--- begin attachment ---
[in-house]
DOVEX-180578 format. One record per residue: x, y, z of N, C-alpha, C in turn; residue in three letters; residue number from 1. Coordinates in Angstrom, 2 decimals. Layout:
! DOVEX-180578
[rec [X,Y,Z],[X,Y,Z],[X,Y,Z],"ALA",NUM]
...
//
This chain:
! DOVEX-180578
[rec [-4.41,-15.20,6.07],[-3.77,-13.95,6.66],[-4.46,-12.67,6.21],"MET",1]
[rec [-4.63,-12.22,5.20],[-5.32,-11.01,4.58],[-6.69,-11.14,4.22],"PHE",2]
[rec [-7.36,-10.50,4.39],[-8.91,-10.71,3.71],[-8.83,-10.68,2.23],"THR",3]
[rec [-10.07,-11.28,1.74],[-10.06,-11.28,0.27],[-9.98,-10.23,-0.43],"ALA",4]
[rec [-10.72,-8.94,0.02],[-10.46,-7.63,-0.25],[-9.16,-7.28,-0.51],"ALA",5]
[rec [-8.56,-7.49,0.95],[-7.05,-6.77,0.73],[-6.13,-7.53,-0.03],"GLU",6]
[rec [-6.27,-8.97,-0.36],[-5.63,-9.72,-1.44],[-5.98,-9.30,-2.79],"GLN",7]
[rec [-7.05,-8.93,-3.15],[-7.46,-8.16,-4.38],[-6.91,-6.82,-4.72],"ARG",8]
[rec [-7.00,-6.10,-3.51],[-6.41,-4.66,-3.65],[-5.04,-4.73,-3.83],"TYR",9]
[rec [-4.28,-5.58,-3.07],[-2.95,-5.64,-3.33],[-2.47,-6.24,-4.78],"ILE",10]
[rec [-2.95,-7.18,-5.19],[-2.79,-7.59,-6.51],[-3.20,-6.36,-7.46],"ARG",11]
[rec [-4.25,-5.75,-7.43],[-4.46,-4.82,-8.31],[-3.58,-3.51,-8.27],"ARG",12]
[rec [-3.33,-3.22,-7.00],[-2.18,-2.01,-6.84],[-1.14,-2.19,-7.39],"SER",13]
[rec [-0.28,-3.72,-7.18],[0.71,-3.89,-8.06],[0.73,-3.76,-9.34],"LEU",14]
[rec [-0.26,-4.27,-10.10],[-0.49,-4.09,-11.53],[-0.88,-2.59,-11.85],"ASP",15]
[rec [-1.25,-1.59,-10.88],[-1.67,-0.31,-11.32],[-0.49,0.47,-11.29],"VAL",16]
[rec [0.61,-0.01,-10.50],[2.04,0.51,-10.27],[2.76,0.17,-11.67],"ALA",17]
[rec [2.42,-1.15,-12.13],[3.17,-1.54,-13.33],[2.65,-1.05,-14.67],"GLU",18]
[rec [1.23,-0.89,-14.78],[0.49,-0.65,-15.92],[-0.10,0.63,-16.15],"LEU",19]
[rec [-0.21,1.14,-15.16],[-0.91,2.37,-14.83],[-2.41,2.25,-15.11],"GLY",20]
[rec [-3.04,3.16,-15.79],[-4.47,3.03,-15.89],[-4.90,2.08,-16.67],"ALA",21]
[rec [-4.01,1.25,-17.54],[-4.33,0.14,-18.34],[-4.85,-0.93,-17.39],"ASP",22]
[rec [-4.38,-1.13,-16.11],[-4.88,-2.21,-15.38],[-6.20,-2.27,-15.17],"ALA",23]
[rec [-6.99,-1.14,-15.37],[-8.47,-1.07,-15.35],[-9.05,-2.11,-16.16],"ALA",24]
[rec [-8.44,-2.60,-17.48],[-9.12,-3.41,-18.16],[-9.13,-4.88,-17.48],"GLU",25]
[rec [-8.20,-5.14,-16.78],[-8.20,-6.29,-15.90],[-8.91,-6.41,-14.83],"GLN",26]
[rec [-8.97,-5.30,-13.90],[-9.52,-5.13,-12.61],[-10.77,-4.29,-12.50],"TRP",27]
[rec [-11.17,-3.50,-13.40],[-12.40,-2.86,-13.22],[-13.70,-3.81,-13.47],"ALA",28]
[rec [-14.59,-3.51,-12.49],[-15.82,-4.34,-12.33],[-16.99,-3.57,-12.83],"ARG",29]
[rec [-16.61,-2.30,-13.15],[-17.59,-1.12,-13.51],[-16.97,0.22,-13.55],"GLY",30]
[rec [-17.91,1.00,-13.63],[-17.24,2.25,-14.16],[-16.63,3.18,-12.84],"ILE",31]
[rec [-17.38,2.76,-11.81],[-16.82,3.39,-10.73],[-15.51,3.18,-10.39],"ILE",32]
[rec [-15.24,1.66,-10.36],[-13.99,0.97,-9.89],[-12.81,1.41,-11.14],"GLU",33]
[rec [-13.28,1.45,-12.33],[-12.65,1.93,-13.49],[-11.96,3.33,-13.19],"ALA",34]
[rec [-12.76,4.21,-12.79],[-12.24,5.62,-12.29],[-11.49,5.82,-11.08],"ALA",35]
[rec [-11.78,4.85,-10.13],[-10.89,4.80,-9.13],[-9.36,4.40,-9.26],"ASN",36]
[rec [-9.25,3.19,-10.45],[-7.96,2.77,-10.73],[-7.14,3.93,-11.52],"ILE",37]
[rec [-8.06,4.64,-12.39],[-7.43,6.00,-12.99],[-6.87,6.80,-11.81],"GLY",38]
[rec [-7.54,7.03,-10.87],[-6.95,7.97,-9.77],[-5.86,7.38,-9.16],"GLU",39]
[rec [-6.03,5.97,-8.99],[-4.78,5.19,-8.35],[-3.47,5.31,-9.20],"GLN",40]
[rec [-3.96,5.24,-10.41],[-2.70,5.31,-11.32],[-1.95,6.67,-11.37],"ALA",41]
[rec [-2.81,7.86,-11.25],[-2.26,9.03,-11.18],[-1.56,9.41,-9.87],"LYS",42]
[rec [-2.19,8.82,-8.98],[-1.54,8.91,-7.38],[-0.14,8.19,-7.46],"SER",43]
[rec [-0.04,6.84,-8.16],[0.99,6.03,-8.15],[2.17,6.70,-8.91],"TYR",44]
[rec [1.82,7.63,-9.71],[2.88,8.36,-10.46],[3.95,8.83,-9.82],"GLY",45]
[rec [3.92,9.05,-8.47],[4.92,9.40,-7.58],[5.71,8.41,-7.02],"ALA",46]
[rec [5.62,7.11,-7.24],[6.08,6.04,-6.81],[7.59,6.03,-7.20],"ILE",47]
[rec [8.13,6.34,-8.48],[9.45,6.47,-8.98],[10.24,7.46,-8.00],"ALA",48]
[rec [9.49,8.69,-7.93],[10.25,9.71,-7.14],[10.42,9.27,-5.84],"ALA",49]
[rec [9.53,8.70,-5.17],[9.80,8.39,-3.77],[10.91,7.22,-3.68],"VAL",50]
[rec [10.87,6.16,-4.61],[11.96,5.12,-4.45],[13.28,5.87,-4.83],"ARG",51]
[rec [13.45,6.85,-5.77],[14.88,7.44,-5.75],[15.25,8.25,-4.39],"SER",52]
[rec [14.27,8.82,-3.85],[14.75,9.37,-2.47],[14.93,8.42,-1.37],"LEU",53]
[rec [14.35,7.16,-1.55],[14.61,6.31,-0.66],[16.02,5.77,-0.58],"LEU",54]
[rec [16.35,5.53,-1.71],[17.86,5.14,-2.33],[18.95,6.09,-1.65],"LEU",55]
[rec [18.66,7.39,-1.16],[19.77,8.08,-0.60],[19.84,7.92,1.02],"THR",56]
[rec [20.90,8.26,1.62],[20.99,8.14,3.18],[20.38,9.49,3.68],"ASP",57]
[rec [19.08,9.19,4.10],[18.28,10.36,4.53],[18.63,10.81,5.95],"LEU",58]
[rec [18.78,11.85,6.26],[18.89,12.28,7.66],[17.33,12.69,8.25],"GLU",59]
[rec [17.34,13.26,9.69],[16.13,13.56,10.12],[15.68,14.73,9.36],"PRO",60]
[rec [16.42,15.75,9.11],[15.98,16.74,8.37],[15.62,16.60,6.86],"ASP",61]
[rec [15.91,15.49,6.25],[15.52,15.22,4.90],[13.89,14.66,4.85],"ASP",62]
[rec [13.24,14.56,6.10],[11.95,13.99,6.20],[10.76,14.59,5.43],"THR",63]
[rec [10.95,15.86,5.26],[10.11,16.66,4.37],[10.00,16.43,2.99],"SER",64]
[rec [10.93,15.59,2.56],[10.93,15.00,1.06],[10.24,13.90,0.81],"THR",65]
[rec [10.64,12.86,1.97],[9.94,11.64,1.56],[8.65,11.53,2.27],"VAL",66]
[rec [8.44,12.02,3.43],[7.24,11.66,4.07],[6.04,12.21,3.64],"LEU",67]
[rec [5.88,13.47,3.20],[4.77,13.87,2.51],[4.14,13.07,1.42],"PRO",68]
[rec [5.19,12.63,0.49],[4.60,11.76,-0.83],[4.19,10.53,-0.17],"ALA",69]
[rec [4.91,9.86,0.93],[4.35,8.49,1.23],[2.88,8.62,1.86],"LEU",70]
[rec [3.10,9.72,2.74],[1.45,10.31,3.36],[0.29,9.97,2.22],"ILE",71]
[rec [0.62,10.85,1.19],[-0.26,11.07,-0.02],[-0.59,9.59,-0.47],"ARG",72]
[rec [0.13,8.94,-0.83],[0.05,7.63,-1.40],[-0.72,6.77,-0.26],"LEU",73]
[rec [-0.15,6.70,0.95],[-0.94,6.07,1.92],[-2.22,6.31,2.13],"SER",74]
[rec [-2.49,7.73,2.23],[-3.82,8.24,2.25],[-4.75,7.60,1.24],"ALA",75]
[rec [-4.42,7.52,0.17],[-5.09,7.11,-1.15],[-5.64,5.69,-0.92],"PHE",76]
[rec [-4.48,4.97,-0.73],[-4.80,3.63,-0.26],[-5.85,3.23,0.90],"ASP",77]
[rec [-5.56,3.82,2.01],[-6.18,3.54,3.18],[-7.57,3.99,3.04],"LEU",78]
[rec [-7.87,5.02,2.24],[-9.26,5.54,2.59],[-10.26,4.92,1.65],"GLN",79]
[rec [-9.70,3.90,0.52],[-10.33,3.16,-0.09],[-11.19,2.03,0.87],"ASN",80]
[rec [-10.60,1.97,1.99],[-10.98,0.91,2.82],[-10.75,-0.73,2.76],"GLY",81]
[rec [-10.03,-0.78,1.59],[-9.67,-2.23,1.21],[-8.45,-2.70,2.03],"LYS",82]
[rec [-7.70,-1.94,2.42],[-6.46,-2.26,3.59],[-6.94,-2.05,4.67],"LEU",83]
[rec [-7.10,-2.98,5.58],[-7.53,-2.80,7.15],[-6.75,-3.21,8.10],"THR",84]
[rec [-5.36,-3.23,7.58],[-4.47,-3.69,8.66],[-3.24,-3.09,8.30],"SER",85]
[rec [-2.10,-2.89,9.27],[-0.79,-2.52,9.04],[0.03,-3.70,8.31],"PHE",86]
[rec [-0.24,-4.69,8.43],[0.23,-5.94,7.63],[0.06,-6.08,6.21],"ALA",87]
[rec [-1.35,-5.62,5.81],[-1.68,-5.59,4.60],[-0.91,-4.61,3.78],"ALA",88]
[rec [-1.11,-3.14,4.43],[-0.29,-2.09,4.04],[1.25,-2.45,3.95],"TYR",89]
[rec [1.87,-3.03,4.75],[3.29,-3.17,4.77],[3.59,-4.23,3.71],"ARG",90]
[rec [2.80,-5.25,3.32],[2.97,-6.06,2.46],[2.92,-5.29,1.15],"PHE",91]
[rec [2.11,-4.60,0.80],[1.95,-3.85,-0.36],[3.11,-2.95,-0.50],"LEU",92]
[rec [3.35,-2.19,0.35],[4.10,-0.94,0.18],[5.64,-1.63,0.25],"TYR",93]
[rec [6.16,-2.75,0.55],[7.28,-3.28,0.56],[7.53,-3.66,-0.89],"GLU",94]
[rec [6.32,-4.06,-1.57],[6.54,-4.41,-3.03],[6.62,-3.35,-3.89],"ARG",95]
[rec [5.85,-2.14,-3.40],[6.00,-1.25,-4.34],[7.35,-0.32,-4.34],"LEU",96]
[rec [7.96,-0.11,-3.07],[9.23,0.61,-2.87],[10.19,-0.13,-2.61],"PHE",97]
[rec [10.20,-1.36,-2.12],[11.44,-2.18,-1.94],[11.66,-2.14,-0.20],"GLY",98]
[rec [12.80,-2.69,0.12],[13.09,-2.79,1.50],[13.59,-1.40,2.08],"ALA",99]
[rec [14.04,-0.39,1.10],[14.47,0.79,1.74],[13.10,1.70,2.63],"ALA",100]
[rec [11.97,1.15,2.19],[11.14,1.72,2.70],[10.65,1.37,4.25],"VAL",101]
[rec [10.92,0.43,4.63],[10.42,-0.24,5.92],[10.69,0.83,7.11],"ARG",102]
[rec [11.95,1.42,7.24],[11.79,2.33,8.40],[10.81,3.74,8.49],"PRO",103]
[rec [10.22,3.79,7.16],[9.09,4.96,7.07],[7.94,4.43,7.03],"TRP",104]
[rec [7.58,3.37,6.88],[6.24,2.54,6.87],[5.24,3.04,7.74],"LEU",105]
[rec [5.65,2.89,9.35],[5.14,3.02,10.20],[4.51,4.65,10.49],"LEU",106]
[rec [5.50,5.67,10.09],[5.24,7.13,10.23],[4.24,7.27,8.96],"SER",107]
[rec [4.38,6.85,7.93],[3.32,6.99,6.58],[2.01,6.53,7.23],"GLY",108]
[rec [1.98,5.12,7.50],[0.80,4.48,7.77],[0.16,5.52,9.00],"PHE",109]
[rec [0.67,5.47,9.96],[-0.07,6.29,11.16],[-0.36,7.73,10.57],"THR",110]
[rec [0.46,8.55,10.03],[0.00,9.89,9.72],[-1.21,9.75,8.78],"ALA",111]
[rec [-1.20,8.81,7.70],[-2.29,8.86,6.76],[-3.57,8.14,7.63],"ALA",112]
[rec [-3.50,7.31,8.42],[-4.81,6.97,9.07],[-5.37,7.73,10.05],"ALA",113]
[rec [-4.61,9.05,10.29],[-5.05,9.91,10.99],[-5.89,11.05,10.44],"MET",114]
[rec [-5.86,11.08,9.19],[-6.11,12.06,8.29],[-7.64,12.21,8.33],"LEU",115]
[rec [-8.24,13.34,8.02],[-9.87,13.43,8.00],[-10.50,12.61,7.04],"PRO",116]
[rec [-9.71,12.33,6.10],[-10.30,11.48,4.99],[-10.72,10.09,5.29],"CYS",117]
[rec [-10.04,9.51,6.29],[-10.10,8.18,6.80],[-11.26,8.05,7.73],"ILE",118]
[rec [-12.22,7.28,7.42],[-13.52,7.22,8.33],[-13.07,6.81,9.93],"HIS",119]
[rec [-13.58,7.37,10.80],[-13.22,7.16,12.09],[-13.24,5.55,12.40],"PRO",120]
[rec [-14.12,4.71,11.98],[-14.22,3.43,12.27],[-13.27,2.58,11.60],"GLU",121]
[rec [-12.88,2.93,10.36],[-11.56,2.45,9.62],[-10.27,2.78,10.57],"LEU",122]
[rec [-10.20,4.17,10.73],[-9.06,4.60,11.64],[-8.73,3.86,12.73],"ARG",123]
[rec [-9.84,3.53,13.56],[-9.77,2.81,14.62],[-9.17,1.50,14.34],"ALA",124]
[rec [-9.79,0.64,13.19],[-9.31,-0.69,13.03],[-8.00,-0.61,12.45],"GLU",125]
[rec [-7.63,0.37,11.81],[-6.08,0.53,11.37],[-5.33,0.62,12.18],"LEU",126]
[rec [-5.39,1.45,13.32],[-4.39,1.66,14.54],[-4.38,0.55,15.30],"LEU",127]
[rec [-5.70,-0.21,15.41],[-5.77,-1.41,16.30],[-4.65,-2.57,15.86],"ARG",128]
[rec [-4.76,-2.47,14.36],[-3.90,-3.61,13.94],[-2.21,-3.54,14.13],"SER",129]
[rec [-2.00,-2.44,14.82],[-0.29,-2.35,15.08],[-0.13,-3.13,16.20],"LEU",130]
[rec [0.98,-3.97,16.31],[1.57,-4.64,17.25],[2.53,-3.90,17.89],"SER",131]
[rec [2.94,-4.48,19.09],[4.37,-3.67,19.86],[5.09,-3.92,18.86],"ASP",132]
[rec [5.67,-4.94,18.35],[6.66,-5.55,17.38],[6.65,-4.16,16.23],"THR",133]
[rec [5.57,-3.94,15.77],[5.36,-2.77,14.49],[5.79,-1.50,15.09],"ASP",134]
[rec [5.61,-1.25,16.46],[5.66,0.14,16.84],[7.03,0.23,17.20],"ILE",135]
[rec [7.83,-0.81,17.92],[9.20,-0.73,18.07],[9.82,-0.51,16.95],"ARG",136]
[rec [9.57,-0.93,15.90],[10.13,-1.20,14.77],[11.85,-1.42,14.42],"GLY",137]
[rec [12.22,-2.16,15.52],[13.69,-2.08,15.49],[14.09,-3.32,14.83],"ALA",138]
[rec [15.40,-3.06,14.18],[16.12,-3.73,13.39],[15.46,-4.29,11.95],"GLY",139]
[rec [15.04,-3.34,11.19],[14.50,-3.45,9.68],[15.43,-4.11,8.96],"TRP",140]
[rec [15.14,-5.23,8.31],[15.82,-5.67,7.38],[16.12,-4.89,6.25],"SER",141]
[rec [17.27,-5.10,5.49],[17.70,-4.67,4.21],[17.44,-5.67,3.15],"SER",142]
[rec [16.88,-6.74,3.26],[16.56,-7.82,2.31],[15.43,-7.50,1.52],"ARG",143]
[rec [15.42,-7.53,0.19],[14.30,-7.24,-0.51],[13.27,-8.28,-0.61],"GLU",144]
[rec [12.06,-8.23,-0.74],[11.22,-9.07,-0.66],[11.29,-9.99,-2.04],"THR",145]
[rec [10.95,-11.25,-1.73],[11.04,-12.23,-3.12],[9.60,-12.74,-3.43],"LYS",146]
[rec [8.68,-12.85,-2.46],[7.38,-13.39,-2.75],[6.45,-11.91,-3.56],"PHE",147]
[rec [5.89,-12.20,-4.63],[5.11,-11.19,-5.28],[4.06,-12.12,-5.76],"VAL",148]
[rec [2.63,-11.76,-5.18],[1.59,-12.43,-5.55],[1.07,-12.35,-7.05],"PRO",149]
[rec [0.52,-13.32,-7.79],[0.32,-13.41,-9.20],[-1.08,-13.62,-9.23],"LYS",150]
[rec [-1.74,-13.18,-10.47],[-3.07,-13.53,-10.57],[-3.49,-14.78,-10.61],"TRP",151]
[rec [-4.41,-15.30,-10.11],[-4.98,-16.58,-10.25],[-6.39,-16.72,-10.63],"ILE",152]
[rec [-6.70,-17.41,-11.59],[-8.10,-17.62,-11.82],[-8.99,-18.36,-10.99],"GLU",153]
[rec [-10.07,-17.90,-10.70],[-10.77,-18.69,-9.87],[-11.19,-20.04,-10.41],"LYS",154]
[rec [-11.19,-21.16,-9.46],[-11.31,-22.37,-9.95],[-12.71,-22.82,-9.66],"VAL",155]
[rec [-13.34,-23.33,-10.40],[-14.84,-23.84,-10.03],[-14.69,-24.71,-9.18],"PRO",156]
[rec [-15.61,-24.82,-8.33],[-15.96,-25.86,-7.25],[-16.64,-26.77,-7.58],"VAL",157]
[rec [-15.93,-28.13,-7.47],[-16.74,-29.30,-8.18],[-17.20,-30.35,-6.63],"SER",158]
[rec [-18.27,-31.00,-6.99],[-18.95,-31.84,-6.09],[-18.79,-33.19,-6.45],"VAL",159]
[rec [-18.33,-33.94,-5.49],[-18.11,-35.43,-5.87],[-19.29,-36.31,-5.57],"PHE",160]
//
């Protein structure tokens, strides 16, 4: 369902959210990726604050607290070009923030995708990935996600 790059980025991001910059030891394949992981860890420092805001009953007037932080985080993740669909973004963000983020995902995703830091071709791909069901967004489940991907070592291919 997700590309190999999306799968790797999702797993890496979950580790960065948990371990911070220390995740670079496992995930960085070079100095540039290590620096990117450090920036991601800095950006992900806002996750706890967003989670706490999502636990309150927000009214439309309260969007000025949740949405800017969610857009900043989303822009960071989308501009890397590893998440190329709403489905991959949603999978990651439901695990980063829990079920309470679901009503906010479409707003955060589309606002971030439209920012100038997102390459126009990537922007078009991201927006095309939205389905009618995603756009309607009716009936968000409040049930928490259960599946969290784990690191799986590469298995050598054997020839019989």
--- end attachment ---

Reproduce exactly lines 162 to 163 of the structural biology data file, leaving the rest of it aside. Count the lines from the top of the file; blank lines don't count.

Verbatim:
[rec [-10.07,-17.90,-10.70],[-10.77,-18.69,-9.87],[-11.19,-20.04,-10.41],"LYS",154]
[rec [-11.19,-21.16,-9.46],[-11.31,-22.37,-9.95],[-12.71,-22.82,-9.66],"VAL",155]